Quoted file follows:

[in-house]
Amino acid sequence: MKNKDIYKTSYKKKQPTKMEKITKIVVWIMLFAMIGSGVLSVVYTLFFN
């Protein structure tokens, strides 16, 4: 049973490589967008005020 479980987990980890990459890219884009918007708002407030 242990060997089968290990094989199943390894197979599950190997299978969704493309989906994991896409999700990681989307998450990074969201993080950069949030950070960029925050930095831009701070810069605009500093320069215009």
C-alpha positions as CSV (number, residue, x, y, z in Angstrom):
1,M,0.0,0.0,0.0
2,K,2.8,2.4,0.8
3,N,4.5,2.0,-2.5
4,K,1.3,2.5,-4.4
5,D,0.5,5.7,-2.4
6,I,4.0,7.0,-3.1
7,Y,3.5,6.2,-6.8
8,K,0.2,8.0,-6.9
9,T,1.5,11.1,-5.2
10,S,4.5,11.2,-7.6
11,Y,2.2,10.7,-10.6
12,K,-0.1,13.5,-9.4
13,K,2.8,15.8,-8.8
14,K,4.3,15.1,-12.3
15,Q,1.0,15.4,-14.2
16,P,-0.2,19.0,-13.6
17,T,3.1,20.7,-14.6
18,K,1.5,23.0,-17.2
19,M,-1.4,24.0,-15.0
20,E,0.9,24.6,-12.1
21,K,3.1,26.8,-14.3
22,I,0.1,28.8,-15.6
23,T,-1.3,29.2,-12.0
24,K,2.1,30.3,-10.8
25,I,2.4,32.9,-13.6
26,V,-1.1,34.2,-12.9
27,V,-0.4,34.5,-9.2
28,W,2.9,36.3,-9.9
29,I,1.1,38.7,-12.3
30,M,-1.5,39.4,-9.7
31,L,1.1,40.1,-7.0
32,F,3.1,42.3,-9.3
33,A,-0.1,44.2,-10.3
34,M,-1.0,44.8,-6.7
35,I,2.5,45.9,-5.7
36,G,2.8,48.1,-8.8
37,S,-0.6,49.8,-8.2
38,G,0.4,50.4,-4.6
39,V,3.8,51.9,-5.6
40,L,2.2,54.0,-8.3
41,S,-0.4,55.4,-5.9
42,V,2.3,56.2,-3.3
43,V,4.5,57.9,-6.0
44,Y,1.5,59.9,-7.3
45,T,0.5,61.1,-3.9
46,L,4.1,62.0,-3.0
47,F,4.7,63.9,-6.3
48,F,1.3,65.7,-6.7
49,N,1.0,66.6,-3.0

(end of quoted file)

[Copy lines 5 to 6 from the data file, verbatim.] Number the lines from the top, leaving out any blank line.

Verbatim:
1,M,0.0,0.0,0.0
2,K,2.8,2.4,0.8